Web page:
The book “Proofs of God’s Existence” describes Richard Wurmbrand’s experience, who, in the dungeons of communist horrors, turned suffering into a very successful teacher of character and well-balanced words.
Richard Wurmbrand was born in Bucharest to a Jewish family. He was attracted to communism in his youth, an ideology that would later prove to be his greatest torturer. He later renounced Marxist doctrines and accepted the Messiah into his life, becoming pastor of the Lutheran Church in Bucharest.
Providence gave him an astral moment that revealed his true character. In the Congress of Cults—convened at the Palace of Parliament and chaired by Prime Minister Petru Groza— appalled by the willingness of religious leaders to cooperate with the communist dictatorship, Wurmbrand was the only dissonant voice against the totalitarian regime and co-religionists, who, like Caiaphas and Pilate, sold out Christ for their own good.
Through this gesture of sublime faith, Wurmbrand “[washed] away the shame on Christ’s face.” This is the turning point of his life, which made his path seemingly irreversible. On February 28, 1948, he was arrested by the authorities and imprisoned in the dungeons of communist horrors, in the “underground”, where he turned suffering into a very successful teacher of character and well-balanced words. In the midst of his suffering of over 14 years this apology of God’s existence was born.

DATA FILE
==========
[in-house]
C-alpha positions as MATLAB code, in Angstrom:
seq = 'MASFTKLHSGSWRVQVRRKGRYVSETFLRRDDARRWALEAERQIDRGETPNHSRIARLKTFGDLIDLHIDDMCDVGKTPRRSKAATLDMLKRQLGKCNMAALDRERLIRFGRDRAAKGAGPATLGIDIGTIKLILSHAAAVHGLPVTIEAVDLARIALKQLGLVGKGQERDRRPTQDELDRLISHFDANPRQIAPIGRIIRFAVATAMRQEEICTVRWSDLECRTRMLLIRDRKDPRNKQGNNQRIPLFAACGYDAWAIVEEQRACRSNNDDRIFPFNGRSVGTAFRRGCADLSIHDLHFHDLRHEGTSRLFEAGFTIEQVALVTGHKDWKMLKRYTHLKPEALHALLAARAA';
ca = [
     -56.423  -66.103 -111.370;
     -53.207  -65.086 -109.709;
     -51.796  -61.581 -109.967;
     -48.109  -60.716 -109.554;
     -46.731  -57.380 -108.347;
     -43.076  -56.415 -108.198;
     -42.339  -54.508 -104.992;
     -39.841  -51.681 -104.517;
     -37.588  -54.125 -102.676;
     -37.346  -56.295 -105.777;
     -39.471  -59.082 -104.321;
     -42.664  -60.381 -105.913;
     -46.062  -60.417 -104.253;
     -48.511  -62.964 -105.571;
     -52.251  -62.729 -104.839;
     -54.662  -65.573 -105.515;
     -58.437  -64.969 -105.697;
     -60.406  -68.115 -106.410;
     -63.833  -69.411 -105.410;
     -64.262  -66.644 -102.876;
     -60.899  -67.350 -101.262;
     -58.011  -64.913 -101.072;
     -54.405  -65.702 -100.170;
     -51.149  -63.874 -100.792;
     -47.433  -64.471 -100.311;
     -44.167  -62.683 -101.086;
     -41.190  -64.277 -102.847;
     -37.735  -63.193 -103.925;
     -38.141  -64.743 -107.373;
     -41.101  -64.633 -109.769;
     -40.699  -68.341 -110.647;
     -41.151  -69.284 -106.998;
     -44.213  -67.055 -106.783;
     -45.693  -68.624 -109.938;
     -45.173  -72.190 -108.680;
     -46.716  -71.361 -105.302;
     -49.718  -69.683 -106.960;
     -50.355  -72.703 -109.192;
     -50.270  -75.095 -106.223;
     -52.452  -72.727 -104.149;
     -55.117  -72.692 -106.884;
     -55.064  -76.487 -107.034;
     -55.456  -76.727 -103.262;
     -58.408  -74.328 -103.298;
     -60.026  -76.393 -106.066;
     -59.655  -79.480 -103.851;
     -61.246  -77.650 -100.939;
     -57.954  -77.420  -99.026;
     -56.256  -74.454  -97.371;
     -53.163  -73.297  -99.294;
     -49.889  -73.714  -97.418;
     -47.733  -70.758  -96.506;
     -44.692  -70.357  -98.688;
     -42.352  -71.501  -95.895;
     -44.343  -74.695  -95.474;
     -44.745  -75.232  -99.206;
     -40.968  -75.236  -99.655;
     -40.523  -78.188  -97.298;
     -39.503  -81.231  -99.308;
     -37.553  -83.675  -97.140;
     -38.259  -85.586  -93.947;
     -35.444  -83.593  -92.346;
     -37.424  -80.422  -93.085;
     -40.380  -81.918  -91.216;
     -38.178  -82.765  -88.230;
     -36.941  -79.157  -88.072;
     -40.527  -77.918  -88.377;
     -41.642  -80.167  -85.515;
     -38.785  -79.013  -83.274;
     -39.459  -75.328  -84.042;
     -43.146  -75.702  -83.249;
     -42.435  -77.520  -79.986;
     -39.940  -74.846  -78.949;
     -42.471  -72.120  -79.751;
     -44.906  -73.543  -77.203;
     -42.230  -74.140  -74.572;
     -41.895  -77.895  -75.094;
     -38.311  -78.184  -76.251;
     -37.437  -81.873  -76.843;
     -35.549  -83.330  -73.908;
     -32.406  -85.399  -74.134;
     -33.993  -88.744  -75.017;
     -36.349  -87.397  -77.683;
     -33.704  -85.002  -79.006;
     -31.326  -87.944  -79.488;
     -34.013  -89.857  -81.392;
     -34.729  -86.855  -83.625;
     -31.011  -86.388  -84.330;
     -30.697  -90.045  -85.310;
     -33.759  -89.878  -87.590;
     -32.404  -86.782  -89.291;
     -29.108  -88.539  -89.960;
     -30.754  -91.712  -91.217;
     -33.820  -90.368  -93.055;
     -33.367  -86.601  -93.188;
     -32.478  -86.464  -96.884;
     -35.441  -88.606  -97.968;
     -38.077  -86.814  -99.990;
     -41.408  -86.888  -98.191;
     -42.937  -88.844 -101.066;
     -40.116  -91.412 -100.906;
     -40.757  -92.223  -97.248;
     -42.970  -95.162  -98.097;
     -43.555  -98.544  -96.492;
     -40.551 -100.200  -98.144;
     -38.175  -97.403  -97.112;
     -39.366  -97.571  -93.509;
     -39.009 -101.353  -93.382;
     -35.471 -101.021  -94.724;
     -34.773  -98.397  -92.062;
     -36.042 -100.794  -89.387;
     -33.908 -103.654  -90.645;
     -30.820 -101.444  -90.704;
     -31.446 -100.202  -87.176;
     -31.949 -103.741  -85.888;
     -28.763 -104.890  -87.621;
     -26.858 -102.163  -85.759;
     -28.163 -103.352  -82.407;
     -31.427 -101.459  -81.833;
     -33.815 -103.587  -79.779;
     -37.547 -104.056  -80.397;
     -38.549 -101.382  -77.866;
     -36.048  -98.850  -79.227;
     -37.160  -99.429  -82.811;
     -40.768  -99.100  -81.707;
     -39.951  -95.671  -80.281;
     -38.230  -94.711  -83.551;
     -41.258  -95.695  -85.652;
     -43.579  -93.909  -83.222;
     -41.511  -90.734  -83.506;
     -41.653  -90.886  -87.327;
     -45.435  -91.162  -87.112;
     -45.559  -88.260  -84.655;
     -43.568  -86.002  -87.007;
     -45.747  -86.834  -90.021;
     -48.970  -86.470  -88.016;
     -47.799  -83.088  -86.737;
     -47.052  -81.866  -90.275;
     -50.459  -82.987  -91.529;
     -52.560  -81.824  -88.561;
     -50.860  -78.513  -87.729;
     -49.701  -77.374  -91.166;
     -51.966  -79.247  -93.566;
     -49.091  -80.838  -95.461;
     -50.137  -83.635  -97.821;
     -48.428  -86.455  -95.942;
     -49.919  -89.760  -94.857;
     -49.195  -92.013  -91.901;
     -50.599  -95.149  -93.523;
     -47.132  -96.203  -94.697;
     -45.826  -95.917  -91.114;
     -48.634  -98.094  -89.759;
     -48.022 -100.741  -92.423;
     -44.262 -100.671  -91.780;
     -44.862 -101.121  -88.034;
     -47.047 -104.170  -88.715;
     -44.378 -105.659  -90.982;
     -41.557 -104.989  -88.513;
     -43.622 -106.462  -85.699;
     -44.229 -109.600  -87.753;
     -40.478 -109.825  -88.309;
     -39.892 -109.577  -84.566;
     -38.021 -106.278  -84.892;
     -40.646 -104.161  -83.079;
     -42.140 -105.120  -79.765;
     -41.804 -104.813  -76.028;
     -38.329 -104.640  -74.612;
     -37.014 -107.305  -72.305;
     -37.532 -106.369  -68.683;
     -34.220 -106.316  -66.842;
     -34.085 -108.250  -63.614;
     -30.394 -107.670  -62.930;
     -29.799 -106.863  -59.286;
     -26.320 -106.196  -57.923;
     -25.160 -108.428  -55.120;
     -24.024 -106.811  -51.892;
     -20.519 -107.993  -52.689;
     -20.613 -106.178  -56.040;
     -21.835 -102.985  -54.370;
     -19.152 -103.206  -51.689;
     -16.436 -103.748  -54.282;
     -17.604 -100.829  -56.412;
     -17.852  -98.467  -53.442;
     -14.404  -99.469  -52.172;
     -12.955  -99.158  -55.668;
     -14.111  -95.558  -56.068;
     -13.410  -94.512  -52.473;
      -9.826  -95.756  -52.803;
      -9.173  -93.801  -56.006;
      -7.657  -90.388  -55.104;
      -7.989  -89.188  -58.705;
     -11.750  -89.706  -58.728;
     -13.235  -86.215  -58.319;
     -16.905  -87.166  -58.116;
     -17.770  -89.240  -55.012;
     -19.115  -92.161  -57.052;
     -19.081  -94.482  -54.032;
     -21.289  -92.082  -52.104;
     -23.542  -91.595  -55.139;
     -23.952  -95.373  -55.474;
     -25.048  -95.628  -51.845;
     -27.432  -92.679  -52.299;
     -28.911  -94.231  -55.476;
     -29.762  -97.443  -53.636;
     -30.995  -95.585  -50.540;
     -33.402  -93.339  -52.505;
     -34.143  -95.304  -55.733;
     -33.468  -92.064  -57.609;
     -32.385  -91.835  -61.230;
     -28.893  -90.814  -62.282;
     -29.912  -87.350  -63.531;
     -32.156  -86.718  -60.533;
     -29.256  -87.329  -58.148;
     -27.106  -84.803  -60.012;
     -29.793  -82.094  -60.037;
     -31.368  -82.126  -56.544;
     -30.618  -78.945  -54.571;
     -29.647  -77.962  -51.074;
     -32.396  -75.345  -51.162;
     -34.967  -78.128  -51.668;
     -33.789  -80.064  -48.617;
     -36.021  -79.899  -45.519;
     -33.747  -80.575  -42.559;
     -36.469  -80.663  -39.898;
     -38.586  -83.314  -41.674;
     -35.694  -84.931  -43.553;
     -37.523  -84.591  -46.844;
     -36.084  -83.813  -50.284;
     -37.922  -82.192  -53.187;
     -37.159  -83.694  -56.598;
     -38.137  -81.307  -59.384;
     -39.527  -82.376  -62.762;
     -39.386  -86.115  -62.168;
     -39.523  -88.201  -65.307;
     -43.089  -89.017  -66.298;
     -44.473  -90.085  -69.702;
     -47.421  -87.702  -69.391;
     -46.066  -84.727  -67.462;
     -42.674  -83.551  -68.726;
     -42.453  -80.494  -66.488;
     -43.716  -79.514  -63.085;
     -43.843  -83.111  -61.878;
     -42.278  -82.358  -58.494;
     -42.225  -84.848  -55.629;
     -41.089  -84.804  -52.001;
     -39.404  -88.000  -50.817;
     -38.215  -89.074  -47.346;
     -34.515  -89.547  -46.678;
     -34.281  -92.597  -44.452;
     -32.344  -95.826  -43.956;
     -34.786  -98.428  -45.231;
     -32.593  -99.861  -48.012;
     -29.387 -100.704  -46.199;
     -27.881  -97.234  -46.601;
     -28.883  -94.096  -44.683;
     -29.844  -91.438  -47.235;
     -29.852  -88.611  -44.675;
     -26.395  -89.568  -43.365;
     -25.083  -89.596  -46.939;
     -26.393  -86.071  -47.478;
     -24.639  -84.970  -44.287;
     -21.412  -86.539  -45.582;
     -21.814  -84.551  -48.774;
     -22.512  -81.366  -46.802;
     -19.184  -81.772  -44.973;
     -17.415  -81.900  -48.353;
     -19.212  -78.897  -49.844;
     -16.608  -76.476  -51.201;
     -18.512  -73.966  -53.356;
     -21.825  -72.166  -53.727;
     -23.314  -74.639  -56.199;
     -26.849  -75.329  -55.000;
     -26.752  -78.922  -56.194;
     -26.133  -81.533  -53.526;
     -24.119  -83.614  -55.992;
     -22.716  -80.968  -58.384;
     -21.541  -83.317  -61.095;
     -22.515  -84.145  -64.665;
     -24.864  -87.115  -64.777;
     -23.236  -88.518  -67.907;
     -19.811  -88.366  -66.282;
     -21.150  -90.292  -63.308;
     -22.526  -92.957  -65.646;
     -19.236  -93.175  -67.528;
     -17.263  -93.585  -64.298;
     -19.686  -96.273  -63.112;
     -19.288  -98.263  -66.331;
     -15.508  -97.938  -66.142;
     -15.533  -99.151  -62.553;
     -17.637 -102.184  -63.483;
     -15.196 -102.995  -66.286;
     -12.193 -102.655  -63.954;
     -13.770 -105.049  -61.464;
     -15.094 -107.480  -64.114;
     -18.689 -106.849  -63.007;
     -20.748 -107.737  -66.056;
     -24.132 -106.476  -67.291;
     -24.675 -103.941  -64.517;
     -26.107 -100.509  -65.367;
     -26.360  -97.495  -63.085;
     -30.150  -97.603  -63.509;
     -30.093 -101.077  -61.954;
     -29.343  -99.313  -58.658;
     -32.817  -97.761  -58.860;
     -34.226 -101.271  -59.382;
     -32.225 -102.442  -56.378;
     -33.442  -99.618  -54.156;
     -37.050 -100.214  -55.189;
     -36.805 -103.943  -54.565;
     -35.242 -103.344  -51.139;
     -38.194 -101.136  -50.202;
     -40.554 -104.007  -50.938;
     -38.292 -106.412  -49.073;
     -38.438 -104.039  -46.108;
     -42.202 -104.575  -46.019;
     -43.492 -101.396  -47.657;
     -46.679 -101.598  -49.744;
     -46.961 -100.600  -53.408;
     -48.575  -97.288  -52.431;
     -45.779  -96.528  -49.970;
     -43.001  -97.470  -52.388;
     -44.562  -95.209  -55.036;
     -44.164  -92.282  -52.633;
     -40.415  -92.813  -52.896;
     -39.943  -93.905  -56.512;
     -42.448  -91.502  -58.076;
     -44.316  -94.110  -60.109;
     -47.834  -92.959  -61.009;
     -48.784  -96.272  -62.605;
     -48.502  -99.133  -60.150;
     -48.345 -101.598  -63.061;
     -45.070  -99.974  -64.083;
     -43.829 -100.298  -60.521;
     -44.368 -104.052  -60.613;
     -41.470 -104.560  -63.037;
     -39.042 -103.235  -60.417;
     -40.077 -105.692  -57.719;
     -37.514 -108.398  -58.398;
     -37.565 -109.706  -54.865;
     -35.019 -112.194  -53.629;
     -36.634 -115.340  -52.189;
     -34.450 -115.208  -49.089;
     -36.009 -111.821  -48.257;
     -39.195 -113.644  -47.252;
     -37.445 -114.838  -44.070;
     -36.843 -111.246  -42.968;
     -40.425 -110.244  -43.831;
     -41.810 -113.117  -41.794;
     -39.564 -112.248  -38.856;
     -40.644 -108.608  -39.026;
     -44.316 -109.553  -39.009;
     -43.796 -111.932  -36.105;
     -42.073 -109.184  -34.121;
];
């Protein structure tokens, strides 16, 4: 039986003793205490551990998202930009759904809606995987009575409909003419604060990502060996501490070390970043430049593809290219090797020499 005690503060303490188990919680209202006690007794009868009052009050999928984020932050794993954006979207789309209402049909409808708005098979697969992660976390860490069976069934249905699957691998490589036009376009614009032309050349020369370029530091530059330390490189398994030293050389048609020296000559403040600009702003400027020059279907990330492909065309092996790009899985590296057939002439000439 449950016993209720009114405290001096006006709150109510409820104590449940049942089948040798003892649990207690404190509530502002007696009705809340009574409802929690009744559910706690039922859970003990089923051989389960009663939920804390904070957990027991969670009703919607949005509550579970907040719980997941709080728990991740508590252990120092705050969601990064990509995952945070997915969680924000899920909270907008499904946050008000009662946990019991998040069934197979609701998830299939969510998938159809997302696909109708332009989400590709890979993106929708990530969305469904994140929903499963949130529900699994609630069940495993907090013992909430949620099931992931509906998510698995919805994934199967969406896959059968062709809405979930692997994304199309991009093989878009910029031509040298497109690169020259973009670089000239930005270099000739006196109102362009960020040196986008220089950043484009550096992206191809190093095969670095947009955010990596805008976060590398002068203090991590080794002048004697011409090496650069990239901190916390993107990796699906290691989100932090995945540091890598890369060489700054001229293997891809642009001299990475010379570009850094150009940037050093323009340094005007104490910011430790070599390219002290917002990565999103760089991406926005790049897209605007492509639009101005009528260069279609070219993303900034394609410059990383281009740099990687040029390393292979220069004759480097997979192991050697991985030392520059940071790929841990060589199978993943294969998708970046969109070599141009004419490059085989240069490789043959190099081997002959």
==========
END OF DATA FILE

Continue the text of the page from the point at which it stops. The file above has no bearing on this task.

Proofs of God’s existence and scientific reasoning
The kind of argument proposed by Wurmbrand was born of discussions with many atheists in the “quiet” underground, because “well-thought-out words are rooted in deep silence.” In his book, Wurmbrand calls for the removal of the “smoky goggles” in order not to fall into the trap of simplism even when it comes to God.
Cosmological, metaphysical, teleological, historical, moral, prophetic reasonings, arguments of probability, of thermodynamics, of heard prayers, and of faith, etc., are part of his argument. For the traditional Christian reader, the volume devoted to extrinsic arguments to the Bible can be a little uncomfortable. The book calls for the broadening of the cultural-scientific horizon of Christians so as not to fall into the trap of fundamentalism.
In the words of his compatriot Einstein, “coincidence is God’s way of remaining anonymous.” This statement applies well to Wurmbrand’s God, who leaves him in the clutches of the totalitarian regime to make Him known to intellectuals and ordinary people in prisons and to turn him into one of the greatest apologists of His existence and character. Richard Wurmbrand is probably the most translated Romanian author to date, his best-known work being “In God’s Underground”.
Daniel Niţulescu studied theology and obtained his doctorate in history at Babeș-Bolyai University. He is interested in the Protestant Reformation, the philosophy of sacred history, imagology, and the history of ideologies. Two volumes bear his signature: “The Reform between the Cross and the Crescent” and “Turkey—The Cradle of the Cross and the Crescent: The history of the cities of the Apocalypse from the perspective of ‘His Story'”.